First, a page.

This post is crossposted at the writer’s blog.
Snow in Amman: An Anthology of Short Stories is a collection of eleven contemporary short stories from Jordan translated and edited by Ibtihal Mahmoud and Alexander Hadded, with a foreword by Samir Al Sharif which provides a very brief overview of the Jordanian short story for the reader unfamiliar with the literature.
As this anthology is aimed to introduce the reader to the Jordanian short story, it could have benefited from a little more of this framing. The stories are presented without dates or biographical information. That said however, this focus on the text itself has its own advantages and pushes back against the tendency to turn to Arabic literature as a form of ethnography. There’s also no messing about with glossaries and other forms of explaining the texts – there are only two footnotes.
Mahmoud has a wonderfully succinct answer to “why Jordan”: “because this translator is from Jordan.” Noting the underrepresentation of Jordanian literature even in the Arabic literary sphere (only 3 of the 105 best Arabic language novels selected by the Arab Writers Union were from Jordan) she asks: “why not Jordanian literature?” Mahmoud makes a point of her selection of stories, seeking works that “avoided the Orientalizing influence that has become such a destructive cliche among words of Arabic fiction in translation. Enough has been said about tents and camels, virgins in veils, starry nights in the Sahara.” Instead Mahmoud sough out works with a “universal” quality that “complements, not overpowers, their distinctly Jordanian flavor.”
The anthology includes works by al Sharif, Elias Farkouh, Basma el-Nsour, Ahmed Abu Hleiwa, Magdalene Abu el-Rub, Asmaa al Mallah, Manal Hamdi, Musa Abu Rayah, Khalid Yousef Abu Tamaa,and Julnar Zain.
The translation for the most part achieves the “honest rendering” to which it aspires. There are passages that I can imagine would have been difficult to translate, but which are wonderfully translated, in each of the stories, such as this one from Abu Hleiwa: “Tradition – that unwritten, unspoken martial law – snuffled like a dog at the burned out corpse of our humanity.” Some word choices mark the difficulty of the process, such as “belle”, which with its connotations seems jarring, but I imagine it was standing in for the word “hasna’aa” and what other word could have conveyed the meaning?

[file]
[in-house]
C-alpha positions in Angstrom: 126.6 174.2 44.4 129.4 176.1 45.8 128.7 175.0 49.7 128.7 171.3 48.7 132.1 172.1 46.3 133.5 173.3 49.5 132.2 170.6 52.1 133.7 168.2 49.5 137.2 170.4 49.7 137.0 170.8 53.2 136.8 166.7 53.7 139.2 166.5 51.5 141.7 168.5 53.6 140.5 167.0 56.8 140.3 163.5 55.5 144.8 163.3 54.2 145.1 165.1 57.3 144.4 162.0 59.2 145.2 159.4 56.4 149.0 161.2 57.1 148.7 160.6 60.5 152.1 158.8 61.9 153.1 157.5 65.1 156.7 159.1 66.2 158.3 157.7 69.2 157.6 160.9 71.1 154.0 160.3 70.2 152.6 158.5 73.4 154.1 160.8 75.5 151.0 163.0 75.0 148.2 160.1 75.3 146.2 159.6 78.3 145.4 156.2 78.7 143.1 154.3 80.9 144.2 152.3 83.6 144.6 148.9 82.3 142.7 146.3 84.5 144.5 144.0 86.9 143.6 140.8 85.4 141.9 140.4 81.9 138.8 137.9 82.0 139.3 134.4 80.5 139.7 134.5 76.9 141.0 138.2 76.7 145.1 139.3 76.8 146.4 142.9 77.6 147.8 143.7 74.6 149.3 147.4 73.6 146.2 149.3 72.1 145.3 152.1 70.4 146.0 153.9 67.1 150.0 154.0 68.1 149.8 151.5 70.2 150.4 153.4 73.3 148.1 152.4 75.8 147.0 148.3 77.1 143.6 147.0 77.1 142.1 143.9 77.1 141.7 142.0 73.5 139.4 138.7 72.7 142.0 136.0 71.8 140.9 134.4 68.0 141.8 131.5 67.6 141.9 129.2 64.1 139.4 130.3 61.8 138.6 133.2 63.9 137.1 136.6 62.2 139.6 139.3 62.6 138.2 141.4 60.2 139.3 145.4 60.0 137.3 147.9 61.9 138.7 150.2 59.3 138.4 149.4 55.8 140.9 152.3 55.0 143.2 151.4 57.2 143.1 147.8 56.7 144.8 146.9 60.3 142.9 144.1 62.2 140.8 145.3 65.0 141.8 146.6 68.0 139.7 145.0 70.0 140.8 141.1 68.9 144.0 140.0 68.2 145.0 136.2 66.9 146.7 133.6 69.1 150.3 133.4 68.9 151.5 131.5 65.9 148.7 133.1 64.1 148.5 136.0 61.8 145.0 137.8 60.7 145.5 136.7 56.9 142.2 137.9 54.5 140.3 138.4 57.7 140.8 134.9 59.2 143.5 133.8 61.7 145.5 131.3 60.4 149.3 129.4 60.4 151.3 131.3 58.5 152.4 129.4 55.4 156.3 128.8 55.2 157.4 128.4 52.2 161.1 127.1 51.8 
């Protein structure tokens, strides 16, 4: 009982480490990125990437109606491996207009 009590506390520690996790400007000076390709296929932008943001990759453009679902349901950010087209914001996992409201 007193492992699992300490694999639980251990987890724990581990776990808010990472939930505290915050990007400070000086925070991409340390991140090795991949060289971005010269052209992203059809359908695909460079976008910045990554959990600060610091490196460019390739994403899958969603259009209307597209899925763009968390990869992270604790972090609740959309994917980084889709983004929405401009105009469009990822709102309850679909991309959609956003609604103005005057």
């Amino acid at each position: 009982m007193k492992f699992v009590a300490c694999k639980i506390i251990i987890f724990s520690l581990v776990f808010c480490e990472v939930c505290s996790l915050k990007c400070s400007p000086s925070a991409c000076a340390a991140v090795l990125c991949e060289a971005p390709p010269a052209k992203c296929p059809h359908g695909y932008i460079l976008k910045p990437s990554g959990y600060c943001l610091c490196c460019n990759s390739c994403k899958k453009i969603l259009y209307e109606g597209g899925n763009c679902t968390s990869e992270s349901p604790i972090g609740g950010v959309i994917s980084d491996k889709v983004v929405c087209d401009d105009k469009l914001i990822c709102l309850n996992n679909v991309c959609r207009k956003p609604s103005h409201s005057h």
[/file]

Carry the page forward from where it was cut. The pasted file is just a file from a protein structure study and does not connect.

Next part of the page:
One of my favourite stories is The Brass Kohl Pot by Basma El-Nsour. It’s narrated in a confessional tone by a self-described “spinster” who is resentful of the label placed upon her by society, and resists the assumption that her life is empty:
“While we are being frank with each other, let me also say that I loathe this word, ‘spinster.’ It has this macabre quality to it, at once reductive and profound, that smacks of the most depressing sort of fatalism; the kind one might reserve for an incurable disease or a state of permanent disability.”
However, it becomes clear that the unnamed narrator has been affected by society’s views of unmarried women, and is desperately looking to change her situation. There are points where it is not clear whether we are laughing with or at the narrator:
In my defense – for you see, I cannot help but defend myself against such an ugly word – I am a very pleasant spinster, certainly a burden to no one but myself. I have had a successful career. Okay…I should not say ‘successful’ as I have no achievements worth mentioning here, but I am a remarkably fast typist. And I am not boring: I enjoy reading poetry and romance novels. Hell, I even fell in love once – when was that? I cannot recall precisely, but I want to say it was maybe 20 years ago…
The tensions in this story between a single woman asserting her freedom and yet wanting to be accepted by society appear in a more allegorical form in Magdalene Abu el-Rub’s story, about a young woman who tries to escape her abusive family, and Manal Hamdi’s Stained by Roses, narrated by a lonely seamstress. While some of the stories were a little too abstract and philosophical for my taste, and a few others employed prose that was a great deal too saccharine, these three stories, like the final one by Julnar Zain, blended elements of the fairytale, the morality story, and a kind of bitter realism in unexpected ways.
Although the choice of texts is somewhat uneven, and some word choices in translation inevitably appear out of place, Snow in Amman is a great introduction to the Jordanian short story. I’m certainly going to go look for more work by some of the writers and would love to see a longer anthology.